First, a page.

CONTRIBUTORS

Planned Parenthood saved my life. I want to protect it for my children, grandchildren.

Posted March 05, 2017, at 9:49 a.m.

When I was newly married and starting a career, I couldn’t afford to go to a doctor. I told myself I was young, I was healthy, I didn’t need to go to any doctor. But my sister insisted that I get an annual health exam.

So I went to Planned Parenthood because I could afford Planned Parenthood, where care is provided, on a sliding fee scale, no matter what. The staff were kind and thorough. They made sure that I understood why I needed pelvic and breast exams. They took a Pap test and discussed the results with me.

I was just 26 when the first result was abnormal.

After that, I went back every six months, then every three months, as Planned Parenthood and I tracked the approach of cervical cancer.

Cervical cancer is deadly, ranking worldwide as the second-leading cause of cancer deaths among women. Most of the time there are no symptoms until it is too late. But when it’s detected early, treatment is nearly 100 percent effective, as it was for me. Cervical cancer is detected through a Pap test, and Planned Parenthood provides more than 1,000 Pap tests a year in Maine.

For many, Planned Parenthood is their only access to health care. It’s the only way a young woman like me will find out she has cervical cancer, and in time to treat it.

I’m not the only one who has depended upon Planned Parenthood. Rep. Bruce Poliquin seems to think access to Planned Parenthood’ services isn’t an issue because there is no Planned Parenthood health center in the district, but one in five of his constituents have turned to Planned Parenthood at some point in their lives. One in three have a family member who has depended upon Planned Parenthood.

These are people like Sierra from Bar Harbor, who said that “Recently I was told I had an ovarian cyst, which caused a considerable amount of pain and discomfort. The obvious remedy was birth control pills, but upon trying to get them through my insurance, I was informed I wasn’t covered. Without Planned Parenthood’s affordable options, I would have had to pay almost $400 for basic health care. I always have and always will support and appreciate Planned Parenthood’s services.”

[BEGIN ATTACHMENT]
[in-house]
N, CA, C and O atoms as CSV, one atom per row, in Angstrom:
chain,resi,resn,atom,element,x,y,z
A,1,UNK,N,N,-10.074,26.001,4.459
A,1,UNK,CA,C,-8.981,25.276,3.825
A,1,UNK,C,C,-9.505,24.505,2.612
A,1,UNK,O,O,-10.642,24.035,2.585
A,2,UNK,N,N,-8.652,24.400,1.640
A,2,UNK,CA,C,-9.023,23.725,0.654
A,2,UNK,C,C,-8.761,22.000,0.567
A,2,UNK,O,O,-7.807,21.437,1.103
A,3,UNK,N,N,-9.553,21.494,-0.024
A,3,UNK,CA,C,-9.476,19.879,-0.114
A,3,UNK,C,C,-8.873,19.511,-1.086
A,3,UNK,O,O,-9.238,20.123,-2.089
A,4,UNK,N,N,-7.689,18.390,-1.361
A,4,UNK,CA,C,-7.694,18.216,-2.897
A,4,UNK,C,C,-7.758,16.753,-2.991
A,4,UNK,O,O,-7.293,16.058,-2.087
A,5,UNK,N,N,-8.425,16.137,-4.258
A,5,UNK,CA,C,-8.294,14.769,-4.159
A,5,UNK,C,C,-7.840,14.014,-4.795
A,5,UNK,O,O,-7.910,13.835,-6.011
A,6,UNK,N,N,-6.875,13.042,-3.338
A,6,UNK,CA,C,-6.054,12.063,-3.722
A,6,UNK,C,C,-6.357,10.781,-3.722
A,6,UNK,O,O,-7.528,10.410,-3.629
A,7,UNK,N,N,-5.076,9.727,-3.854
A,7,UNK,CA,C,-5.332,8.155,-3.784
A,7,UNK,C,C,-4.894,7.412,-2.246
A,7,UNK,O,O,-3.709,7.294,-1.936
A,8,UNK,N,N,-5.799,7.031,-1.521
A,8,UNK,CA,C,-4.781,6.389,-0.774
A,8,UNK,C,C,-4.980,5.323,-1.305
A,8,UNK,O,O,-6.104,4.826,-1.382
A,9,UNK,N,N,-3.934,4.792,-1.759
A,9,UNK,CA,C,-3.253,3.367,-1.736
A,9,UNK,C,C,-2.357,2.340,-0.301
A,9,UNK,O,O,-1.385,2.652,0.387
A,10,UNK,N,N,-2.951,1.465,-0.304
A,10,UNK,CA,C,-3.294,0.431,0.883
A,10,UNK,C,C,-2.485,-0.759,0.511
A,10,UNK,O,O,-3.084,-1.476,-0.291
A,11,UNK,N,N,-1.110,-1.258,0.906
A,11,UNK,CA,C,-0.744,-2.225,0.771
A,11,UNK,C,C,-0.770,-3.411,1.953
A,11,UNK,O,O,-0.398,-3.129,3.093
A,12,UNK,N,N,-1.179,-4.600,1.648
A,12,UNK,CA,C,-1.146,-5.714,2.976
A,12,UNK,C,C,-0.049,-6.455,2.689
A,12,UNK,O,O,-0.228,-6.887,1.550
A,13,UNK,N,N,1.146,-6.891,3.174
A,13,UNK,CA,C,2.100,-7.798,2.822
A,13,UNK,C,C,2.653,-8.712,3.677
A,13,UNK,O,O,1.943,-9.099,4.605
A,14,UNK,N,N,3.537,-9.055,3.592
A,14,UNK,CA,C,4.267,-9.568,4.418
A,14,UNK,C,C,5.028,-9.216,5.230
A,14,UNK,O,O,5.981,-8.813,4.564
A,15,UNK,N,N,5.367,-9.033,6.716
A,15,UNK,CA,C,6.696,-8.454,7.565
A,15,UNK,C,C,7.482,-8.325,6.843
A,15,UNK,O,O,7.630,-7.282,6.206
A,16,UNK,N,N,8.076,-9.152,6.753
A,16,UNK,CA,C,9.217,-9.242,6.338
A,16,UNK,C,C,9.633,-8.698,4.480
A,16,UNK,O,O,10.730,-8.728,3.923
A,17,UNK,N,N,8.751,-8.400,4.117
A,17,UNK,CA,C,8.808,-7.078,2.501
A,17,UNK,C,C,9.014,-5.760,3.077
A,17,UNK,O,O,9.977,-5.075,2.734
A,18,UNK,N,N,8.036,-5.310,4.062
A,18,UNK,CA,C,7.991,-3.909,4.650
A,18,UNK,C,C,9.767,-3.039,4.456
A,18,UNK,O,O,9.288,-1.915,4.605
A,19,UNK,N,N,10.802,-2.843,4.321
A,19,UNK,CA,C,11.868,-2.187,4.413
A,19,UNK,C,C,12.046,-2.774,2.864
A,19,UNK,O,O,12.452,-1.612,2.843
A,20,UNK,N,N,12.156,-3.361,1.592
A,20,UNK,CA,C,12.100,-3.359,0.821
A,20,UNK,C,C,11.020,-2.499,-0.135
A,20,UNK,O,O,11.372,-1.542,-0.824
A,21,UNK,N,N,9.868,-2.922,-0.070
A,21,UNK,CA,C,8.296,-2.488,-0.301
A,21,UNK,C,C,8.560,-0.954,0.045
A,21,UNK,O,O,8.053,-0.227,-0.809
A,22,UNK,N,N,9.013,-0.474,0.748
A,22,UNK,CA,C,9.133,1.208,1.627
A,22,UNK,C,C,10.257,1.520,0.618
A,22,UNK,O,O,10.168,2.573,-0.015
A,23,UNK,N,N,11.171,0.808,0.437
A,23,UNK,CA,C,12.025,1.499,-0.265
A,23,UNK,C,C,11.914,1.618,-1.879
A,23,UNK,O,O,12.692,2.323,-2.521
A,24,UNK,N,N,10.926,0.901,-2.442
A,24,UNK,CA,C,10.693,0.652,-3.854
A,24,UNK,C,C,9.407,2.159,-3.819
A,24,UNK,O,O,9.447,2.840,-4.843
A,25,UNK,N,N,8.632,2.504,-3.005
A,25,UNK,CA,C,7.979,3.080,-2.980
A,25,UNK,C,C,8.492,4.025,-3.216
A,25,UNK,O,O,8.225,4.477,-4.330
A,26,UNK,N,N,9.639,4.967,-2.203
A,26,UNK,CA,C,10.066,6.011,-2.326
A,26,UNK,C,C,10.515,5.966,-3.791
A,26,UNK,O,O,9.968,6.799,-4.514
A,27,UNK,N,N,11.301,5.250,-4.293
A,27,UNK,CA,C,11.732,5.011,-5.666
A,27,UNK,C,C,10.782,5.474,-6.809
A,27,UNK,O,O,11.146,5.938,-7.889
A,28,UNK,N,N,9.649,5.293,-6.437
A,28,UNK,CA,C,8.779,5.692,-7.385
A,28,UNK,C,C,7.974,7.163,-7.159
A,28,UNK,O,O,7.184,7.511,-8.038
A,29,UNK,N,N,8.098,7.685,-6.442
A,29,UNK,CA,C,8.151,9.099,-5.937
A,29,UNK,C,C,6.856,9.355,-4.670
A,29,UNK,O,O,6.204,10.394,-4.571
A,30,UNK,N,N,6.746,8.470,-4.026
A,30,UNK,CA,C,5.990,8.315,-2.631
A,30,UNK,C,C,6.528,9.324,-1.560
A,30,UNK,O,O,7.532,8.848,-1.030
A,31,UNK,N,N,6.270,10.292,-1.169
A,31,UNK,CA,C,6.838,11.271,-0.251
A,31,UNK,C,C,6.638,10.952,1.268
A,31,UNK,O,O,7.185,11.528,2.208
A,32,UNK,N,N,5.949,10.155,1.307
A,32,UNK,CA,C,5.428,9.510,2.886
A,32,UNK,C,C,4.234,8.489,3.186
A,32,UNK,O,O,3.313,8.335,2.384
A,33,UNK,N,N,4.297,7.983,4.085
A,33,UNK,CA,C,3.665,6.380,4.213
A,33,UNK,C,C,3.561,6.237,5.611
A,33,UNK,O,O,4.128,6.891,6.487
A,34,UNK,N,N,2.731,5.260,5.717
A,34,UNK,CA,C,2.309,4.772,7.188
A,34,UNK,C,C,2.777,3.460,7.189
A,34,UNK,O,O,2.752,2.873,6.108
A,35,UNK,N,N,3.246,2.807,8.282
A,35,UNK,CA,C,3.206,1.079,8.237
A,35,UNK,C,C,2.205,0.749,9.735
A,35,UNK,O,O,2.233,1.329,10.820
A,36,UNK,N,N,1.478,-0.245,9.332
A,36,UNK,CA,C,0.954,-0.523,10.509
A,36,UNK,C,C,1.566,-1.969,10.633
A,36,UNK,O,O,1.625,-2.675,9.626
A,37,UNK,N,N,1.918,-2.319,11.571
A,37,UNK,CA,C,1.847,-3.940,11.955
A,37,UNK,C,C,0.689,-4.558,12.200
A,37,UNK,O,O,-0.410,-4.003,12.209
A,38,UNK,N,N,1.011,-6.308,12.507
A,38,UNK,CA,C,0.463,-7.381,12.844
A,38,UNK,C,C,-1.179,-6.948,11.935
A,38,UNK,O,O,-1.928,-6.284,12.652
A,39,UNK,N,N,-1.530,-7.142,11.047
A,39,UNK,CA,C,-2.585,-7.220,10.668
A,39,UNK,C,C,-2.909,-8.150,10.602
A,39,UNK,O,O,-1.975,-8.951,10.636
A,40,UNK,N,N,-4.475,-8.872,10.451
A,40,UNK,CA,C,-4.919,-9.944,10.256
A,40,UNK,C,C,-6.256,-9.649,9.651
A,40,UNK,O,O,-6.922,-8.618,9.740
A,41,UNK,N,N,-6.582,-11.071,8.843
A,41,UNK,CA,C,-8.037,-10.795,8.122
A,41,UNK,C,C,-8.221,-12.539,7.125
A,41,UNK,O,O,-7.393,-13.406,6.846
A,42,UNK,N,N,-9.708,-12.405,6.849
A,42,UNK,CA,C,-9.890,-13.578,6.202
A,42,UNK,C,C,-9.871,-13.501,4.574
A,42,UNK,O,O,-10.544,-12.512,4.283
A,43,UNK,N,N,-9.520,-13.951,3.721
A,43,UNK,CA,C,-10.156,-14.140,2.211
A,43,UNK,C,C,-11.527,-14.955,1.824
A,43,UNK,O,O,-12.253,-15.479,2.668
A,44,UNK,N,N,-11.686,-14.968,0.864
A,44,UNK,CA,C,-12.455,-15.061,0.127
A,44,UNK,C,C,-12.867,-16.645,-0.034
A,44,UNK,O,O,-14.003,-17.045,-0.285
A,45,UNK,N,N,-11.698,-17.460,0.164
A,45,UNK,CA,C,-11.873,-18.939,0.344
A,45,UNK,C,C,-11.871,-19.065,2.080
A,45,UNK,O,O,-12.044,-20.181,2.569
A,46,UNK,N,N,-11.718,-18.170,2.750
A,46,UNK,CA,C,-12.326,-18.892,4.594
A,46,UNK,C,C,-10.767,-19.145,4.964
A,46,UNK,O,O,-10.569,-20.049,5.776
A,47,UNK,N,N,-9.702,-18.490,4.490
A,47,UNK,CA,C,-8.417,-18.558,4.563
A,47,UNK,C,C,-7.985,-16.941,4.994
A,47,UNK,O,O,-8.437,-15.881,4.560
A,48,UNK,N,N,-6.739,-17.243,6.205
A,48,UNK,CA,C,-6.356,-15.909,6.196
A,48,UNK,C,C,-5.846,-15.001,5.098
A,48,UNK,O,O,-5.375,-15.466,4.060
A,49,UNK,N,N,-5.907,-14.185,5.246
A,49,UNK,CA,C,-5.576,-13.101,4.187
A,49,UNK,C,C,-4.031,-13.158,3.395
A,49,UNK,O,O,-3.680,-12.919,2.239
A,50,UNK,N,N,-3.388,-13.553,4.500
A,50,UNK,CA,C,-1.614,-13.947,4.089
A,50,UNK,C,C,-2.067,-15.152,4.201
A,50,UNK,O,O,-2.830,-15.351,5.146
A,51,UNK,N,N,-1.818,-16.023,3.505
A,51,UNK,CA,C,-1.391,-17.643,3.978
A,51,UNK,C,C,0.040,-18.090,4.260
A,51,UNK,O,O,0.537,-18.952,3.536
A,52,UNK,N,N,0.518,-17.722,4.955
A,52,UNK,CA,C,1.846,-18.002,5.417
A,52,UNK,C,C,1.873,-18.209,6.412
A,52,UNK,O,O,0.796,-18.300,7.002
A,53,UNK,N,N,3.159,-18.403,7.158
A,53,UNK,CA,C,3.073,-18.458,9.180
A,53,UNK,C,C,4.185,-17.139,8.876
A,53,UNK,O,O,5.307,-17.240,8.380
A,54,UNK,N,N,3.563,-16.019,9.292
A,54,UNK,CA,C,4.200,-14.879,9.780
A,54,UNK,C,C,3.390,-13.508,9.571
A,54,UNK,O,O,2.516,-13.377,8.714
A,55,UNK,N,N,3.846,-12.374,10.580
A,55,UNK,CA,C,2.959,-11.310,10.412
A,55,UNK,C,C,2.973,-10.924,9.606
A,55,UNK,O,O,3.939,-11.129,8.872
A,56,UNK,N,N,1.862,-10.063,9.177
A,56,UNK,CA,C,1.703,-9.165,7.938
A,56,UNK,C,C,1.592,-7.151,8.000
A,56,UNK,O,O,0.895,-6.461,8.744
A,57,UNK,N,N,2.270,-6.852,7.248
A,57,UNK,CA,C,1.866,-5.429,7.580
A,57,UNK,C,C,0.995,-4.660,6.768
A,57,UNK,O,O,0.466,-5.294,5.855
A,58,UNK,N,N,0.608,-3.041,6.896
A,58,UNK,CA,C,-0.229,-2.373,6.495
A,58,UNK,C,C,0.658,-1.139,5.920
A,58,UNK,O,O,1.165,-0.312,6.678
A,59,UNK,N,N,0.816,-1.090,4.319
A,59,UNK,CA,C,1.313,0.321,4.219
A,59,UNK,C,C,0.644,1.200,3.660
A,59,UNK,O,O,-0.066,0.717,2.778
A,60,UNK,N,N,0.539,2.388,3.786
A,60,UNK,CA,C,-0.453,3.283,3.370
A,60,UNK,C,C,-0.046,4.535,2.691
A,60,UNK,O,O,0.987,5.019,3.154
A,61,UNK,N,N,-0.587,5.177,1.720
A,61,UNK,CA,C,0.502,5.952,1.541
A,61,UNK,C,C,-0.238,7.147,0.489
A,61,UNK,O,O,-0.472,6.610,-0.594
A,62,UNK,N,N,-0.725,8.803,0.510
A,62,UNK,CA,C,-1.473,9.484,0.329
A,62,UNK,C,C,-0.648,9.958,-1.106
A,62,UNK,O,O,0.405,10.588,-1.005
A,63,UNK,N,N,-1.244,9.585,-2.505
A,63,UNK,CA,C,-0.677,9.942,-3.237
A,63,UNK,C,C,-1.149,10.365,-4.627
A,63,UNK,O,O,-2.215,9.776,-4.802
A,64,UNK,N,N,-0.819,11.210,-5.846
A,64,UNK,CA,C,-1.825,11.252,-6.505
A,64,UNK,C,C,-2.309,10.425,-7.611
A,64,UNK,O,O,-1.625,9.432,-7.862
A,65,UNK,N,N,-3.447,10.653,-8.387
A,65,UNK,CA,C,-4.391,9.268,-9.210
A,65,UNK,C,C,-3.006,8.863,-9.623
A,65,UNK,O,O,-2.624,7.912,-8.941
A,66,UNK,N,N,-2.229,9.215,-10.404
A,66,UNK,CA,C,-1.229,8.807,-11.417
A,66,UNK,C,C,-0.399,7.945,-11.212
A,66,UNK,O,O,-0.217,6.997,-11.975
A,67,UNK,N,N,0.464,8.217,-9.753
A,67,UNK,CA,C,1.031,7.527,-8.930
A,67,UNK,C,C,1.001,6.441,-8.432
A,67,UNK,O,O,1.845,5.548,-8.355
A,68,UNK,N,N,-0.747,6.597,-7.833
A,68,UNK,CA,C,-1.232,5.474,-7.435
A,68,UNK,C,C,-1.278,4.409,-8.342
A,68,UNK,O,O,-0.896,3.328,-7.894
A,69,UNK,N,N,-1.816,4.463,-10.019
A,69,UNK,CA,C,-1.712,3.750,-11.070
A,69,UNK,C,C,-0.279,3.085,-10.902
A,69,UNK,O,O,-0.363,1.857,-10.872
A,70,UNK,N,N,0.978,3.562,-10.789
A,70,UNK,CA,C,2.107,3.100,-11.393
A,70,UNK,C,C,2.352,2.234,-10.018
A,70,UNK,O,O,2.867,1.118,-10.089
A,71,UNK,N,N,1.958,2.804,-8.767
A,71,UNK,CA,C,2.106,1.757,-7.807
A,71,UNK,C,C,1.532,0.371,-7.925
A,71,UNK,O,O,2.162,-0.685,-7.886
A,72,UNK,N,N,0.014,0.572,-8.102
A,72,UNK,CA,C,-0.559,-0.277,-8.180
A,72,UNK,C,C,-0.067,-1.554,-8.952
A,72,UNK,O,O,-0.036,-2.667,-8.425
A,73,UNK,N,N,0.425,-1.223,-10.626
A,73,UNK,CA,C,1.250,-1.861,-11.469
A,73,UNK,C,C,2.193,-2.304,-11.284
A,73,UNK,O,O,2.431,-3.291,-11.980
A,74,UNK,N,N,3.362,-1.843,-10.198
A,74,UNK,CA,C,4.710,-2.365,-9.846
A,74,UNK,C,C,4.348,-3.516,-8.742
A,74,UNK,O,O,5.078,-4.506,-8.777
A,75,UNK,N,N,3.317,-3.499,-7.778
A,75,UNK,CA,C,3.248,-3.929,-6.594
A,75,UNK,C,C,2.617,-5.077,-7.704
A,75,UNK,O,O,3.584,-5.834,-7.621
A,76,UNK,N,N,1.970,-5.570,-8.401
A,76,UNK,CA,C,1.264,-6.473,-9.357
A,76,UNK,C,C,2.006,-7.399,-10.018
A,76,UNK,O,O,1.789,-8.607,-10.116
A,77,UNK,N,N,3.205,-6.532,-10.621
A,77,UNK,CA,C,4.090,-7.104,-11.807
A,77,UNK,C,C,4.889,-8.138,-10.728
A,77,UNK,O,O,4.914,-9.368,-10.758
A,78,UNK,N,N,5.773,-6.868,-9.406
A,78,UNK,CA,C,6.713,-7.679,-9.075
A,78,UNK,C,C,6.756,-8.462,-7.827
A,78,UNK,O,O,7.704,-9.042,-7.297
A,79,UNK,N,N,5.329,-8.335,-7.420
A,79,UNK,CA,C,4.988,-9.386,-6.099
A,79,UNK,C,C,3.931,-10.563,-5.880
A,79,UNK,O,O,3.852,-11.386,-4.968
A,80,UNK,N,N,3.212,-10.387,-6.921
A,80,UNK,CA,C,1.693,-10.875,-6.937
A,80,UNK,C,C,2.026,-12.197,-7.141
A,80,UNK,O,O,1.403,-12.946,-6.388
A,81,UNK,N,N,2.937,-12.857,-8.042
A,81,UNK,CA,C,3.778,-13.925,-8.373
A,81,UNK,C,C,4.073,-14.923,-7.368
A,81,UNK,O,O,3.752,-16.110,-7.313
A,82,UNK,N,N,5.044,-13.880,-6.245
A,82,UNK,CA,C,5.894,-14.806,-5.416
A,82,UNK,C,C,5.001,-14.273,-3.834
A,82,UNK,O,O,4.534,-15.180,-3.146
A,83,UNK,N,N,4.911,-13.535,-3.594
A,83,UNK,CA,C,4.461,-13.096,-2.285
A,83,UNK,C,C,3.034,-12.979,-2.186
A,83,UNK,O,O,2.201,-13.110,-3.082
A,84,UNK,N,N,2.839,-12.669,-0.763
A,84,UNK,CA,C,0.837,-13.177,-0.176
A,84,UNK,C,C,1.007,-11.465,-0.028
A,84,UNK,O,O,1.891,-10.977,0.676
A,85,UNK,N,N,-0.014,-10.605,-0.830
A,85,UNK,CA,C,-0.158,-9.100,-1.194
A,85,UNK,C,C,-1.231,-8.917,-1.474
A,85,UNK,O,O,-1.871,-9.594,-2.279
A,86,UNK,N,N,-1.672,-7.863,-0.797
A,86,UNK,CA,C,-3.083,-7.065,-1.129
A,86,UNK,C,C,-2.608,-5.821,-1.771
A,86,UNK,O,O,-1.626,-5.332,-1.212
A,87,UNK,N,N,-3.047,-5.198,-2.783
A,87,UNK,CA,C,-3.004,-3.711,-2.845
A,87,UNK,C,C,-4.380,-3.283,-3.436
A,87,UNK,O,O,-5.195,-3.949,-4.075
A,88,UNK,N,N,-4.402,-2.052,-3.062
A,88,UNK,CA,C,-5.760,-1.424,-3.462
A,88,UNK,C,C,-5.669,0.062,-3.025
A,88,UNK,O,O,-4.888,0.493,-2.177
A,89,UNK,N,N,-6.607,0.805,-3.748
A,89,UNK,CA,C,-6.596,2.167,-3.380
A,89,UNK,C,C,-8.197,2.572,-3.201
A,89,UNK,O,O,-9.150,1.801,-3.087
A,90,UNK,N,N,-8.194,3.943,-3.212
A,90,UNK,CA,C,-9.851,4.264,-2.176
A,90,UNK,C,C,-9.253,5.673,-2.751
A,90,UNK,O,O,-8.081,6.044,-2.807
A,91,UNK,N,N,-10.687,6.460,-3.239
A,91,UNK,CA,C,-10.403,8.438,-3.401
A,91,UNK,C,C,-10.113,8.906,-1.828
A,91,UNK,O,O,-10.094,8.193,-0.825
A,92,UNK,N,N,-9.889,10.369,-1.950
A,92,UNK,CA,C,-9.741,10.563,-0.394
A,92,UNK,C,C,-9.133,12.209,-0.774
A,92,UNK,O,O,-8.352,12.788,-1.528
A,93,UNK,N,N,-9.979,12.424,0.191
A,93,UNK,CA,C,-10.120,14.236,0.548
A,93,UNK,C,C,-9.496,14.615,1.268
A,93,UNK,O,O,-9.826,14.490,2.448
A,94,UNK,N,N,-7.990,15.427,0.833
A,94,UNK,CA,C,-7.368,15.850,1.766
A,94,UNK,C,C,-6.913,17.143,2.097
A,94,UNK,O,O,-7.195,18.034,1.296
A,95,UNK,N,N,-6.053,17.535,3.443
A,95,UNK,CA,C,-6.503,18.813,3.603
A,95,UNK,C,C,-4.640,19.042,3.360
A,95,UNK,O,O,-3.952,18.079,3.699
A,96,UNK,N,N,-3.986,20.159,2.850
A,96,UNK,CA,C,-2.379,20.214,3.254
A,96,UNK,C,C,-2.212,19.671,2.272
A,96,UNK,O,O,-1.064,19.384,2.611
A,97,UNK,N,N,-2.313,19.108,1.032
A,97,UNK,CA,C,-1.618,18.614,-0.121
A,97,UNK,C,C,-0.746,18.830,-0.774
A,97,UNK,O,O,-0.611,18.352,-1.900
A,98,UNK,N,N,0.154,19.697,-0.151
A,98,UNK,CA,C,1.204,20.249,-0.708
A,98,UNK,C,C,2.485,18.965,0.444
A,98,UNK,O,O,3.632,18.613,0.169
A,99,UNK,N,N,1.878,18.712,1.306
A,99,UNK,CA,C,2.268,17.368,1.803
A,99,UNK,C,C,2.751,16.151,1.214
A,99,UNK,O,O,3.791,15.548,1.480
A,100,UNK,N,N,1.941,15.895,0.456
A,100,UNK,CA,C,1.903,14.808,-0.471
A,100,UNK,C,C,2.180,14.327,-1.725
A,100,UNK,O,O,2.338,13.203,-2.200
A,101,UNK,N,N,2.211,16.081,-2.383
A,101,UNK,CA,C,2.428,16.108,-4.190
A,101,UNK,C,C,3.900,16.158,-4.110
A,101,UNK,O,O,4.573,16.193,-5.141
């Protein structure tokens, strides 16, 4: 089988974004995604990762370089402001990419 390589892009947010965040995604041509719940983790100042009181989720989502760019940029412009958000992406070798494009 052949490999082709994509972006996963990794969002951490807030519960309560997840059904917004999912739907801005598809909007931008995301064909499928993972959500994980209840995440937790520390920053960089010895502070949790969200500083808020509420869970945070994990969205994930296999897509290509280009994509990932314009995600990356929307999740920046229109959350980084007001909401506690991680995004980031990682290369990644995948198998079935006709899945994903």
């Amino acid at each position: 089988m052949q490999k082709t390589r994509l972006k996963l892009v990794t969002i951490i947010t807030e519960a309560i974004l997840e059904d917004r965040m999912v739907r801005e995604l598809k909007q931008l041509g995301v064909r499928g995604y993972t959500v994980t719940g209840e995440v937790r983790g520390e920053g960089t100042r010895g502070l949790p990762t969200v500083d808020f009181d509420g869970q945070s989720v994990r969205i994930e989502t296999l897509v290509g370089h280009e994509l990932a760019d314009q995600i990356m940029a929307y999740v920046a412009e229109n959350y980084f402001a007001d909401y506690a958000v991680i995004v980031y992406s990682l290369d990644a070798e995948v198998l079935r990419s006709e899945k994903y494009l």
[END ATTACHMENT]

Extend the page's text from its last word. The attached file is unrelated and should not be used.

And people like a woman in Eastport who wrote “I am now 74 years old. When I was a young wife, with no health insurance and very little money, I relied on Planned Parenthood to plan my family and keep myself healthy. It was vital to my own well-being, and I pray that these important health services will continue for others long into the future.”

As do I.

Planned Parenthood was there for me, and I want to do everything I can to make sure it is there for my children and my grandchildren. Thanks to Planned Parenthood, I am now an old lady. And my children and stepchildren have given me four grandsons and six granddaughters.

The oldest of these granddaughters is just now growing into womanhood. She will be moving beyond the circle of our arms into the world, and she — and all those other daughters and granddaughters — will need all the care, understanding and support that we can give her.

She will need Planned Parenthood.

Failing to appreciate that Planned Parenthood plays a unique and vital role in our public health system, Poliquin has suggested that Federal Qualified Health Centers can replace Planned Parenthood, an idea resoundingly dismissed by experts. Dr. Georges Benjamin, the executive director of the American Public Health Association, called the idea “ ludicrous,” and Sara Rosenbaum of the Milken Institute of Public Health at George Washington University explained that “the assertion that community health centers could step into a breach of this magnitude is simply wrong and displays a fundamental misunderstanding of how the health care system works.”

Let me make this very clear to Poliquin: Planned Parenthood serves some of the most vulnerable people among us. For many, it is their only access to care. If he votes again to defund Planned Parenthood, he needs to understand who will suffer. Many of them are young and many of them are poor and most of them are women. They are our future. Do not let them down.

Diana Turner is a landscape designer. She lives in Stonington.

 

SEE COMMENTS →